Thursday, 24 November 2016
The Vickers commission’s big mistake.
The UK’s main official enquiry into the 2007/8 bank crisis was the Independent Commission on Banking: sometimes called the “Vickers commission” after its chairman, Sir John Vickers.
The commission opposed full reserve banking on the grounds that it would result in less borrowing and lending. See sections 3.21 and 3.22. (Full reserve is a system under which only the central bank or government prints money: private banks are not allowed to.)
Unfortunately, the mere fact that some change results in less of one type of economic activity (e.g. borrowing), and more of another is not a reason to criticise the change: the CRUCIAL question is this. What is the OPTIMUM assortment of the latter forms of activity. As I’ve pointed out a dozen times before, the concept “optimum” seems to be too difficult for many economists.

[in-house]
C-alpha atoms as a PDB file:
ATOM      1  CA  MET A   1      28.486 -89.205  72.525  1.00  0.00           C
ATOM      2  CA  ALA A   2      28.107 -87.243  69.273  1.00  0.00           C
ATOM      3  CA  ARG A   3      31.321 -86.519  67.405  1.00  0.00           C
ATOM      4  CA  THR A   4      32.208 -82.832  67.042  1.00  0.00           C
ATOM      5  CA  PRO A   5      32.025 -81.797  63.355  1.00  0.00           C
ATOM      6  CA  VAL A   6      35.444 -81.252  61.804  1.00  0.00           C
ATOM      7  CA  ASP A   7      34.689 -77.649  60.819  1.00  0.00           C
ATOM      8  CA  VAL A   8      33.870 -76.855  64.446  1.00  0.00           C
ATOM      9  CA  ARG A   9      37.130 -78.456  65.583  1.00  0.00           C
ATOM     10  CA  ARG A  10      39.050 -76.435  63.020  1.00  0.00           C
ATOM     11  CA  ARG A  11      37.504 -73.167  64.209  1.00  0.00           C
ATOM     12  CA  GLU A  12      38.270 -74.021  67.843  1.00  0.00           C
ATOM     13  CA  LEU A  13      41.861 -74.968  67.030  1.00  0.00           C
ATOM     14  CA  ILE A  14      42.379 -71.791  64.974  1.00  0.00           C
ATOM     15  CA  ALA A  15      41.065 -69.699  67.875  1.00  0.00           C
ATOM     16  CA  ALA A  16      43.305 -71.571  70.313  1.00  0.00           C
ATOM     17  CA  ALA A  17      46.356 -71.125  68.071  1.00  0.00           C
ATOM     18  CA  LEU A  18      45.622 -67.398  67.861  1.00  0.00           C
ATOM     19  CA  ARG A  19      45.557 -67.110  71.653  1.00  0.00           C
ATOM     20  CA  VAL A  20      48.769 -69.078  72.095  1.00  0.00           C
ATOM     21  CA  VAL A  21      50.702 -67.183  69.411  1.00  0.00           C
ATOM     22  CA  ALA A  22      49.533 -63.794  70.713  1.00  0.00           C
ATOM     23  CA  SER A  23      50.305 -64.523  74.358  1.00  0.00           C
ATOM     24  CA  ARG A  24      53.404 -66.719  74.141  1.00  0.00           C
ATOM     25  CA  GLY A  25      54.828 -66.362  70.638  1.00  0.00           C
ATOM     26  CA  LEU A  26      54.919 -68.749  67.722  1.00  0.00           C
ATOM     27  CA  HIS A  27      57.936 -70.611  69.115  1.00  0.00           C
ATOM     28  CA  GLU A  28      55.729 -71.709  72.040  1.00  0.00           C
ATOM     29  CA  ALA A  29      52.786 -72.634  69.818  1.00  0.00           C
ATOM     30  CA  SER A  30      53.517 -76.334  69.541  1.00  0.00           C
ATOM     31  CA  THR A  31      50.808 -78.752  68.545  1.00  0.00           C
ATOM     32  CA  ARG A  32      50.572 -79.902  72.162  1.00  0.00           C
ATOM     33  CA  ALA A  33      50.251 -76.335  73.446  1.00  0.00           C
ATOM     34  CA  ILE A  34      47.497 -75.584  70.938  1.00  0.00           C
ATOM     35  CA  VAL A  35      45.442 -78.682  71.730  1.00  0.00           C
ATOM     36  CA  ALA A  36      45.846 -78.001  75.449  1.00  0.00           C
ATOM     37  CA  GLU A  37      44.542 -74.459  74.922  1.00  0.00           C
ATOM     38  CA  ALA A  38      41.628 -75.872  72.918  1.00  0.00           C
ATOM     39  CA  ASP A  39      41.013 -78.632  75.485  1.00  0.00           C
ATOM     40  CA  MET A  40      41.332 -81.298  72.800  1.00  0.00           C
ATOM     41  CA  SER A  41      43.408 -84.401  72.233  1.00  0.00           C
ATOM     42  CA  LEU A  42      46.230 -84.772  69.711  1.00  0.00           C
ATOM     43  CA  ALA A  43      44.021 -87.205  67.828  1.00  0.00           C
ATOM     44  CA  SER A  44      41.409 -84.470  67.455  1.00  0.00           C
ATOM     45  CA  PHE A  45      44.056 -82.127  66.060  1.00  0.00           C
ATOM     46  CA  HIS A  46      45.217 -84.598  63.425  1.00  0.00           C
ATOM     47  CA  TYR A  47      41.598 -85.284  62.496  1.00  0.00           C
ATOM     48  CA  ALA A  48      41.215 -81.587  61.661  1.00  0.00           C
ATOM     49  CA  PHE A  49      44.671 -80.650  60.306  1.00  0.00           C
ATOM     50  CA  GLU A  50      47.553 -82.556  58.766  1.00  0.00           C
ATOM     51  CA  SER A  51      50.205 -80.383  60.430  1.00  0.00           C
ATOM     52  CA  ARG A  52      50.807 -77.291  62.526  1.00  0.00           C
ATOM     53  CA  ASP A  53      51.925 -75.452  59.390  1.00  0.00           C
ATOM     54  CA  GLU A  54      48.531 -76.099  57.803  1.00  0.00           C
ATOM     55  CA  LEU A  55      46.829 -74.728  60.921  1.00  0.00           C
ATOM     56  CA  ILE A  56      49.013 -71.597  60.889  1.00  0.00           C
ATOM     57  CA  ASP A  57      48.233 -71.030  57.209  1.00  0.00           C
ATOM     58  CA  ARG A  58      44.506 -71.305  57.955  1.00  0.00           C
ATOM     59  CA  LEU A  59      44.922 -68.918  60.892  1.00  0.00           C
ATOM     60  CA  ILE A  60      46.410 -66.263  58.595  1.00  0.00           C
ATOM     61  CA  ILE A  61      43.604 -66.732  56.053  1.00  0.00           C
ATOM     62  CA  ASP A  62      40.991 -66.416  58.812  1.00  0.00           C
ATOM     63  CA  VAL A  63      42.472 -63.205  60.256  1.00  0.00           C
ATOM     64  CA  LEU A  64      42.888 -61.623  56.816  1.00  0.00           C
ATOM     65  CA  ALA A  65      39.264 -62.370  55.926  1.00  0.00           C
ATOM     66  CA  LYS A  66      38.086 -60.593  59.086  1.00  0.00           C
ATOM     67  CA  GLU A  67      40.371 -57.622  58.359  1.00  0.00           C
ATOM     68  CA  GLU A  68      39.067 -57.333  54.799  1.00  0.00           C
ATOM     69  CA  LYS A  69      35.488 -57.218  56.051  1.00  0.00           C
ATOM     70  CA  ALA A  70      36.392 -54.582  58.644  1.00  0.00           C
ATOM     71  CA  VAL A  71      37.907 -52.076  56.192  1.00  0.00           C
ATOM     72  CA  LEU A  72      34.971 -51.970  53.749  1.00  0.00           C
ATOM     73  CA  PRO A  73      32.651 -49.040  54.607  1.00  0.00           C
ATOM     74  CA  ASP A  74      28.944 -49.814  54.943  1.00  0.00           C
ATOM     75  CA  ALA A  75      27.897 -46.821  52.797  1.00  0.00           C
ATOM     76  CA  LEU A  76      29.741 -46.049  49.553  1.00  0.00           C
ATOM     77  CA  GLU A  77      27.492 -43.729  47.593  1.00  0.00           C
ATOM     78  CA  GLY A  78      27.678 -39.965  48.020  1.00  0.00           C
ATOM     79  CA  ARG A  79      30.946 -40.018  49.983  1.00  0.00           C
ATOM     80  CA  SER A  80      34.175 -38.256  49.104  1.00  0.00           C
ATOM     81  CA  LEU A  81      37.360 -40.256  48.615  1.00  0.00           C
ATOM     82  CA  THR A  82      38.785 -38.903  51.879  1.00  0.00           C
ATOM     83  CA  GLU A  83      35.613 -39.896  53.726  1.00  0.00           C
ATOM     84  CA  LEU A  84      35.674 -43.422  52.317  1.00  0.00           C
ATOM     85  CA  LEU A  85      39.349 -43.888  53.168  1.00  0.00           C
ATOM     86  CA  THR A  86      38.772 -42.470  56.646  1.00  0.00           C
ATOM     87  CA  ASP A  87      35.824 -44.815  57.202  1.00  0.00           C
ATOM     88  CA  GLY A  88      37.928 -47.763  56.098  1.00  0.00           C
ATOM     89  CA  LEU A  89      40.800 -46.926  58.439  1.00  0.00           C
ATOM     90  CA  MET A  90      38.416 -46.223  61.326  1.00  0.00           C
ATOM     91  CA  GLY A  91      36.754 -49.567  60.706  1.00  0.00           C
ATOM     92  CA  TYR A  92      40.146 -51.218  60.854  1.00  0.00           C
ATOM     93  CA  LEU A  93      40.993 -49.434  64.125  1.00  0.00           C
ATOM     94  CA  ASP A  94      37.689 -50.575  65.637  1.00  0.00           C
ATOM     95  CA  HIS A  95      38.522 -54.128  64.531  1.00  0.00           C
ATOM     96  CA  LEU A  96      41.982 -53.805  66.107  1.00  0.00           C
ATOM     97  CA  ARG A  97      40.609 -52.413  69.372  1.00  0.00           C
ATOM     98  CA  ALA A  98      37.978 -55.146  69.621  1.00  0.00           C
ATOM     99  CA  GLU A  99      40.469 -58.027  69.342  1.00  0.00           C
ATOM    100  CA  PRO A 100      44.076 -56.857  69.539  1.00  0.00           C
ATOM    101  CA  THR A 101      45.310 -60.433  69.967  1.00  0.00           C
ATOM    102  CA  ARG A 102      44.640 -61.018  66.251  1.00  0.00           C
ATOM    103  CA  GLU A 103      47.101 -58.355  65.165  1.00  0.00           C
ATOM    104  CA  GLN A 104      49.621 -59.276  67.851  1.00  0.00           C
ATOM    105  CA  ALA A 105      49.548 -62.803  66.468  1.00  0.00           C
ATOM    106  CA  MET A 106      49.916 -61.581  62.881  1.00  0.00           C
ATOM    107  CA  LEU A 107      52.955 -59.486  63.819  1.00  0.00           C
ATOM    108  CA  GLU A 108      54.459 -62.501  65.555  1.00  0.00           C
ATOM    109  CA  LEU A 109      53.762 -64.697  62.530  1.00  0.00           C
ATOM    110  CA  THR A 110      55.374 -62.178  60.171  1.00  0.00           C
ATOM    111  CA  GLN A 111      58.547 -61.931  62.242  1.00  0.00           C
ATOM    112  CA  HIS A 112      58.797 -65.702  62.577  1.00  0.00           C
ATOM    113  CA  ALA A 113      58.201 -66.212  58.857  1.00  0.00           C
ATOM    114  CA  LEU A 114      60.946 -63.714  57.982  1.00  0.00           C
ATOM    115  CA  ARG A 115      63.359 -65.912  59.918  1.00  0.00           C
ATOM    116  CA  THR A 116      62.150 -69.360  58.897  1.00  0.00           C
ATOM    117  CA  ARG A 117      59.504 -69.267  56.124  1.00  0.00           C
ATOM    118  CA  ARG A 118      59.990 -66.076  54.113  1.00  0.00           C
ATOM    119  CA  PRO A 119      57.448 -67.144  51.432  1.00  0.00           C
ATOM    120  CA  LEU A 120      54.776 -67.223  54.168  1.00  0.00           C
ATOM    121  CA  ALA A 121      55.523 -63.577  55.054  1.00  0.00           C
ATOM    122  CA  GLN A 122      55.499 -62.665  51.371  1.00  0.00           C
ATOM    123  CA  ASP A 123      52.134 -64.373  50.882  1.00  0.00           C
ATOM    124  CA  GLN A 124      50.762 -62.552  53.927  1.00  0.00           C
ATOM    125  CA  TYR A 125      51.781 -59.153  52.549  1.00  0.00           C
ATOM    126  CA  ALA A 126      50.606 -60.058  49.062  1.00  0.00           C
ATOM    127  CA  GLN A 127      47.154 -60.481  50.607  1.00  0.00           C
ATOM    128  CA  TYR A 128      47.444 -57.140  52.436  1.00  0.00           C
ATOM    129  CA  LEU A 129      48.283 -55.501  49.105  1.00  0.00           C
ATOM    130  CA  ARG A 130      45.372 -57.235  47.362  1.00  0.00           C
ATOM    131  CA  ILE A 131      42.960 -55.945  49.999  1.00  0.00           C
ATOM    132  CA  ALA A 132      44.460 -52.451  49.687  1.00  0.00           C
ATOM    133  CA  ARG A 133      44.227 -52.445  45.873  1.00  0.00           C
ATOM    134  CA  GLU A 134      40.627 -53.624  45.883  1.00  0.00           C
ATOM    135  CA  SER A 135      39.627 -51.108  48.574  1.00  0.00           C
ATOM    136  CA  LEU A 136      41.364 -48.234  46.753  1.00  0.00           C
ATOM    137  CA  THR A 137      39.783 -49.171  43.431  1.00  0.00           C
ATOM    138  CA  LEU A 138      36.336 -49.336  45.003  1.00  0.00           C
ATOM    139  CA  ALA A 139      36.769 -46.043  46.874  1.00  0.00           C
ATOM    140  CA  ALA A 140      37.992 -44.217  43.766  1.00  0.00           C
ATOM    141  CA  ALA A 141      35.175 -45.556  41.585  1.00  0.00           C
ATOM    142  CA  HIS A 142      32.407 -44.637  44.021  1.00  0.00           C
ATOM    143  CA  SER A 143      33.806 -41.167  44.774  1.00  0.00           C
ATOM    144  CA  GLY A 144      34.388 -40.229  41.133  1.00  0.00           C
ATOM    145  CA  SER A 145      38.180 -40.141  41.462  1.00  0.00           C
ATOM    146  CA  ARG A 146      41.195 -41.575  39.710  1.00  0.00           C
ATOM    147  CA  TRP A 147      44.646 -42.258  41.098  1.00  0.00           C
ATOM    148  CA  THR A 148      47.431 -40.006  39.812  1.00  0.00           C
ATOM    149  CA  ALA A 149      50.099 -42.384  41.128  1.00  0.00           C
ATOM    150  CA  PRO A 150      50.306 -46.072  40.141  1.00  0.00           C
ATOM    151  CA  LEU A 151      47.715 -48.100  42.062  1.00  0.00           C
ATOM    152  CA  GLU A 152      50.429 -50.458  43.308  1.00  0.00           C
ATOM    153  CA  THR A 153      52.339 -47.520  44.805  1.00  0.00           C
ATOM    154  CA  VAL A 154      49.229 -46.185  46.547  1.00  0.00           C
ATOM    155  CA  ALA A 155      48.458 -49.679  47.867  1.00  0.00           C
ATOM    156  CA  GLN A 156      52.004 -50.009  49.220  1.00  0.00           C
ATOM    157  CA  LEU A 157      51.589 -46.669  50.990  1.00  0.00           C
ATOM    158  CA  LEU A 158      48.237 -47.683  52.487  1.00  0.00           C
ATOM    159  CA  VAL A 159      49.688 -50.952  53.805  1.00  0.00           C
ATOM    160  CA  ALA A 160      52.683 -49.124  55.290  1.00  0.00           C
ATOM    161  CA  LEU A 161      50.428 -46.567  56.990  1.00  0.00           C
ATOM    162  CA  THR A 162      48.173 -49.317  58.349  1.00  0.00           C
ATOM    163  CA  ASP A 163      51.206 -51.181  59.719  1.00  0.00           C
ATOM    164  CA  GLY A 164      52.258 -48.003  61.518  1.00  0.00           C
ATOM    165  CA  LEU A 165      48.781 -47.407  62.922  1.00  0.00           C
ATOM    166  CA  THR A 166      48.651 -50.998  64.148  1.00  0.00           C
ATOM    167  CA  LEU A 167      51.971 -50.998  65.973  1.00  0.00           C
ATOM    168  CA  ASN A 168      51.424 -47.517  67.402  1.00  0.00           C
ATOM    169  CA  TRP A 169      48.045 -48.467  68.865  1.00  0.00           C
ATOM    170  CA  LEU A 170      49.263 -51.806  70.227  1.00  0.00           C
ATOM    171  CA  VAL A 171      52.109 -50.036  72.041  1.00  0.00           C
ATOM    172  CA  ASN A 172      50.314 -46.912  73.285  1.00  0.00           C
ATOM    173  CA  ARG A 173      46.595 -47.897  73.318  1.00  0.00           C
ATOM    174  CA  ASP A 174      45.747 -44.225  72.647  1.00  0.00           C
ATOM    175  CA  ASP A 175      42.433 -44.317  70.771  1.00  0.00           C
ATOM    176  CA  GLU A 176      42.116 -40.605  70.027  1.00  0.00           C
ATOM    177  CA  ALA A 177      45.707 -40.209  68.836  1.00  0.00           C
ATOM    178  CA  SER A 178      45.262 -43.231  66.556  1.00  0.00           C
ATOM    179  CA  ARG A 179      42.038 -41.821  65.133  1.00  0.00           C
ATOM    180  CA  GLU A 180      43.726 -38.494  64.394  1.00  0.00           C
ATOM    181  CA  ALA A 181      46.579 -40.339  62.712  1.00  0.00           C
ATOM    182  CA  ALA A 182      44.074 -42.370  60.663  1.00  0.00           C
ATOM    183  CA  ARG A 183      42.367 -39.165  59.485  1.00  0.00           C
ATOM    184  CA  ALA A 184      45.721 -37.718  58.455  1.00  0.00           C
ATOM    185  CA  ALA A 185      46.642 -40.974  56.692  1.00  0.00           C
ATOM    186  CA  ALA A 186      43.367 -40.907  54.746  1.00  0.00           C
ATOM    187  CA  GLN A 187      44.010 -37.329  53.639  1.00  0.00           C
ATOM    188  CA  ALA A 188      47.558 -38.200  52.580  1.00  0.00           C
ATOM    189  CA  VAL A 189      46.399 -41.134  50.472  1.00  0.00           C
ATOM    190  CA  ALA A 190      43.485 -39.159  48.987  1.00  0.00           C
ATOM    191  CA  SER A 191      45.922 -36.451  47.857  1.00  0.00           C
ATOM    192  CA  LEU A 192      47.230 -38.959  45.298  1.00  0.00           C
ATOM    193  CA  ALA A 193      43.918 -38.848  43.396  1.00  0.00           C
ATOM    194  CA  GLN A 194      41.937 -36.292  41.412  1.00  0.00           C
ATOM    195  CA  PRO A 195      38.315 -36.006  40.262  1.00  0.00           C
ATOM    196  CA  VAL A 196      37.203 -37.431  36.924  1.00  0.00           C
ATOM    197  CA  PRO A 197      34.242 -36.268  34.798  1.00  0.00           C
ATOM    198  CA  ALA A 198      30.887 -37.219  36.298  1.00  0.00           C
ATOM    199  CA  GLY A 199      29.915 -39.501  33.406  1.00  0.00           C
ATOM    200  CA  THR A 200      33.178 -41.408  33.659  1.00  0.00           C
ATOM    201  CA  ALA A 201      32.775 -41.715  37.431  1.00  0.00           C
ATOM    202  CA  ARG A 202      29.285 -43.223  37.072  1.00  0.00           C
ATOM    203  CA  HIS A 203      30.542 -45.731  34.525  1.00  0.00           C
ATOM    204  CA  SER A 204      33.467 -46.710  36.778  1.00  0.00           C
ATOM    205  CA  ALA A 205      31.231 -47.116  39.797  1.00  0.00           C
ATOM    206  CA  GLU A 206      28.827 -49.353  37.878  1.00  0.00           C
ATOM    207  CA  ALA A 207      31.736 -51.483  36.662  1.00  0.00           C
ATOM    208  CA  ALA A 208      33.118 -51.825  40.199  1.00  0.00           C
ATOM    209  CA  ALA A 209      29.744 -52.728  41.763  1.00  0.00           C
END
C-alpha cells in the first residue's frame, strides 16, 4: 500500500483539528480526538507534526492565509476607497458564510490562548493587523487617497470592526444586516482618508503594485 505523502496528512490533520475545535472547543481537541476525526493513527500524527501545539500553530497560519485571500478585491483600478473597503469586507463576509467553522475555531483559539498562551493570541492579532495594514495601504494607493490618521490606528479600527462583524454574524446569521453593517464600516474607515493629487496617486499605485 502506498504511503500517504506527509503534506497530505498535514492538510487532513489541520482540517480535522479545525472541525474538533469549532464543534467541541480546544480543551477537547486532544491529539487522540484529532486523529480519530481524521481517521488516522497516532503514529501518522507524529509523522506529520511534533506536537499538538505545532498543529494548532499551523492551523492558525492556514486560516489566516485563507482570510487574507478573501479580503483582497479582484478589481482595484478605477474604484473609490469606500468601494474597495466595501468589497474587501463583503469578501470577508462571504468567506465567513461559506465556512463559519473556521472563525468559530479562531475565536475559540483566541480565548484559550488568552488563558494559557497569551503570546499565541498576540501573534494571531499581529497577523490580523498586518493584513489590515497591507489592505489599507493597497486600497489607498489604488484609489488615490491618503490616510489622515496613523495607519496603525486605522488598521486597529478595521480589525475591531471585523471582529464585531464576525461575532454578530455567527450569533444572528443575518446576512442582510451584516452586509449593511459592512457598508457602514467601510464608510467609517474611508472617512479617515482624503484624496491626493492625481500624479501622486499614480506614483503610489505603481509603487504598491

As to how alternative forms of economic activity arise when there is less borrowing and lending, that’s easy: any deflationary effect stemming from less borrowing can be made good by standard forms of stimulus. And there is no need to increase national debt in order to do that: as Keynes pointed out, stimulus can be funded by new base money rather than extra debt. In short, there is no need for increased government debt.
As to what the optimum or GDP maximising assortment of different forms of economic activity is, well in the absence of good evidence of market failure, it’s reasonable to assume it’s the assortment that prevails in a free market.
Now in a free market, money lenders (aka banks) do not have any sort of artificial advantage or privilege over other corporations. But under the existing bank system, commercial banks DO HAVE such privileges.
The right to create or print money is a privilege which is quite clearly enjoyed by banks, but not other types of corporation. For example see this article by Richard Werner entitled “How do banks create money…” on the legal underpinning for private banks’ right to print money.
But even in the absence of the latter legislation, the idea that traditional banking is a legitimate free market activity does not stand inspection, and for the following reasons.